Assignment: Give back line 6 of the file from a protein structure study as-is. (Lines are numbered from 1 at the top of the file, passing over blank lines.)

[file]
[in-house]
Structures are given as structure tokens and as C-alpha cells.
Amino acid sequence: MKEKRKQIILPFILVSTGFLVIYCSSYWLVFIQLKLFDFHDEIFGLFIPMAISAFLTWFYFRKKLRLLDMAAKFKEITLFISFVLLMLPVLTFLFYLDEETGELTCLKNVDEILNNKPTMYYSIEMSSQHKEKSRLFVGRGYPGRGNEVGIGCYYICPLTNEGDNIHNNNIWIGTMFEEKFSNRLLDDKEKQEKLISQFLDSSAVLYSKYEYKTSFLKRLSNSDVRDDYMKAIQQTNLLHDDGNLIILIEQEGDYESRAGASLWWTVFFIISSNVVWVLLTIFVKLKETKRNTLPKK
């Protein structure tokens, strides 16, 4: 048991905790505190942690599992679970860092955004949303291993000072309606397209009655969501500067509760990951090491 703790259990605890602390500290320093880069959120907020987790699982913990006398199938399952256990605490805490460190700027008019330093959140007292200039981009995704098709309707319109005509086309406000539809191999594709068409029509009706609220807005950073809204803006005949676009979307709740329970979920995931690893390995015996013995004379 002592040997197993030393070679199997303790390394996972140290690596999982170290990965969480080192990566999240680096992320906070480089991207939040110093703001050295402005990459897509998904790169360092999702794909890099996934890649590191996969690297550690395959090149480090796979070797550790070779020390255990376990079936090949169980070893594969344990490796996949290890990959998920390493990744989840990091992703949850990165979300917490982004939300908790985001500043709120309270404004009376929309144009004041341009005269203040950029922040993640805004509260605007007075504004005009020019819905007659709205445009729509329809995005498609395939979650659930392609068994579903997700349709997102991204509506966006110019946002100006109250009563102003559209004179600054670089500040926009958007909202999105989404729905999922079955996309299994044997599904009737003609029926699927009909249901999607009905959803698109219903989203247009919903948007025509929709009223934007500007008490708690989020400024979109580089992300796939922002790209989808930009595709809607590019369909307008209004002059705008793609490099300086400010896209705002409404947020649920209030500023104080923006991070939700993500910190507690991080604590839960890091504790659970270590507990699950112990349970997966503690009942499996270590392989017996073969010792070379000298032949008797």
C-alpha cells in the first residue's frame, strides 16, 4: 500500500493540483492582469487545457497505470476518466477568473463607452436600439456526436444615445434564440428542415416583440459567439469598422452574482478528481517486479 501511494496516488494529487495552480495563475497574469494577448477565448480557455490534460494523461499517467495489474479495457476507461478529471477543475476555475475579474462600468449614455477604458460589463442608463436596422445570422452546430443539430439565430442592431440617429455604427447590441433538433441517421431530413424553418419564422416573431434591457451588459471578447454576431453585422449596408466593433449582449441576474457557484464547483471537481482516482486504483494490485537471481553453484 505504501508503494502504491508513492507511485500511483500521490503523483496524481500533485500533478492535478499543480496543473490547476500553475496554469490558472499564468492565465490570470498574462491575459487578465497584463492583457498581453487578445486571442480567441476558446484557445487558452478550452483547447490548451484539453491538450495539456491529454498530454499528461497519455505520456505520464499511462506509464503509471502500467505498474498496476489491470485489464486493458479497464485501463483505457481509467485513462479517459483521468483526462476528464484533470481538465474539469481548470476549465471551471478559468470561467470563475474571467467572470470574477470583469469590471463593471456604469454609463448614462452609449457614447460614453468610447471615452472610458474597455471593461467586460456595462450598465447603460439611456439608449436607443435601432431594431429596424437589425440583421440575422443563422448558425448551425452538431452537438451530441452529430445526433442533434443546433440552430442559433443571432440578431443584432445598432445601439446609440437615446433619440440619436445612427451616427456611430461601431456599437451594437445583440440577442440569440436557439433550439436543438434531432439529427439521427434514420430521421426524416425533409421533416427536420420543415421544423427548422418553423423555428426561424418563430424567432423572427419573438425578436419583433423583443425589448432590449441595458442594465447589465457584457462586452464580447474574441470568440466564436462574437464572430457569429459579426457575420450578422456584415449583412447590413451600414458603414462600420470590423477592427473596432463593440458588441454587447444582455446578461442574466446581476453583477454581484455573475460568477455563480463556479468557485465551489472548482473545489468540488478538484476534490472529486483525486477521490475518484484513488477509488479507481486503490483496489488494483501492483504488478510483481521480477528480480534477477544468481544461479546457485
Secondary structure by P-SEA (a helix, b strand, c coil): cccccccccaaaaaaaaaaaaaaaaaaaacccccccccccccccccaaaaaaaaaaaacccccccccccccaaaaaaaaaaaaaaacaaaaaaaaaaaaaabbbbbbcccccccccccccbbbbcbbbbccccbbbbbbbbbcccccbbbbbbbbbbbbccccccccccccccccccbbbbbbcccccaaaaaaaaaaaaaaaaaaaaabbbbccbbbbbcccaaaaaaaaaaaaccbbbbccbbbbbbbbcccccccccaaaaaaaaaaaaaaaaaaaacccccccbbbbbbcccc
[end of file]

Secondary structure by P-SEA (a helix, b strand, c coil): cccccccccaaaaaaaaaaaaaaaaaaaacccccccccccccccccaaaaaaaaaaaacccccccccccccaaaaaaaaaaaaaaacaaaaaaaaaaaaaabbbbbbcccccccccccccbbbbcbbbbccccbbbbbbbbbcccccbbbbbbbbbbbbccccccccccccccccccbbbbbbcccccaaaaaaaaaaaaaaaaaaaaabbbbccbbbbbcccaaaaaaaaaaaaccbbbbccbbbbbbbbcccccccccaaaaaaaaaaaaaaaaaaaacccccccbbbbbbcccc